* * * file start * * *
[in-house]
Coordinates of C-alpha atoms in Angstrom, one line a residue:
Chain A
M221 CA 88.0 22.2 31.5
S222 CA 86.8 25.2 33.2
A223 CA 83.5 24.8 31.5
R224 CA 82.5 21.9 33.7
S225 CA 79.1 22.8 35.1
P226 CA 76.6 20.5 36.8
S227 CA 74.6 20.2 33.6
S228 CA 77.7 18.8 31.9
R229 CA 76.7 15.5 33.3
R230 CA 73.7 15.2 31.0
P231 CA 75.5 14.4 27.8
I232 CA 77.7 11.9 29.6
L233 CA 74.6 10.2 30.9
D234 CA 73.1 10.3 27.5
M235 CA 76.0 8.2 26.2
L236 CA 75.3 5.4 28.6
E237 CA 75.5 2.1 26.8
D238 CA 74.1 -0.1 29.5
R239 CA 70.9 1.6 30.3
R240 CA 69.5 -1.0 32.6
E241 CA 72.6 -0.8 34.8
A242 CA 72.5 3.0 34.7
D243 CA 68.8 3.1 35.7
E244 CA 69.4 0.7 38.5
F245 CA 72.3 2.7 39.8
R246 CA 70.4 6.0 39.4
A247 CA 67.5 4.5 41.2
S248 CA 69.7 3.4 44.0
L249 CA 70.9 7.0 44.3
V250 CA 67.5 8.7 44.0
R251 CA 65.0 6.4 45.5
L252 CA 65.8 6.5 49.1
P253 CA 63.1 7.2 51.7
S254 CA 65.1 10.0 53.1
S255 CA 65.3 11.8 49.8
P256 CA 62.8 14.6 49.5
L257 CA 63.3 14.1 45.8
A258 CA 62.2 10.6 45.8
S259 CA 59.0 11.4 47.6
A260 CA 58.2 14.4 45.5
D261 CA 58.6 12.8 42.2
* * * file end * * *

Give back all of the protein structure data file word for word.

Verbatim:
[in-house]
Coordinates of C-alpha atoms in Angstrom, one line a residue:
Chain A
M221 CA 88.0 22.2 31.5
S222 CA 86.8 25.2 33.2
A223 CA 83.5 24.8 31.5
R224 CA 82.5 21.9 33.7
S225 CA 79.1 22.8 35.1
P226 CA 76.6 20.5 36.8
S227 CA 74.6 20.2 33.6
S228 CA 77.7 18.8 31.9
R229 CA 76.7 15.5 33.3
R230 CA 73.7 15.2 31.0
P231 CA 75.5 14.4 27.8
I232 CA 77.7 11.9 29.6
L233 CA 74.6 10.2 30.9
D234 CA 73.1 10.3 27.5
M235 CA 76.0 8.2 26.2
L236 CA 75.3 5.4 28.6
E237 CA 75.5 2.1 26.8
D238 CA 74.1 -0.1 29.5
R239 CA 70.9 1.6 30.3
R240 CA 69.5 -1.0 32.6
E241 CA 72.6 -0.8 34.8
A242 CA 72.5 3.0 34.7
D243 CA 68.8 3.1 35.7
E244 CA 69.4 0.7 38.5
F245 CA 72.3 2.7 39.8
R246 CA 70.4 6.0 39.4
A247 CA 67.5 4.5 41.2
S248 CA 69.7 3.4 44.0
L249 CA 70.9 7.0 44.3
V250 CA 67.5 8.7 44.0
R251 CA 65.0 6.4 45.5
L252 CA 65.8 6.5 49.1
P253 CA 63.1 7.2 51.7
S254 CA 65.1 10.0 53.1
S255 CA 65.3 11.8 49.8
P256 CA 62.8 14.6 49.5
L257 CA 63.3 14.1 45.8
A258 CA 62.2 10.6 45.8
S259 CA 59.0 11.4 47.6
A260 CA 58.2 14.4 45.5
D261 CA 58.6 12.8 42.2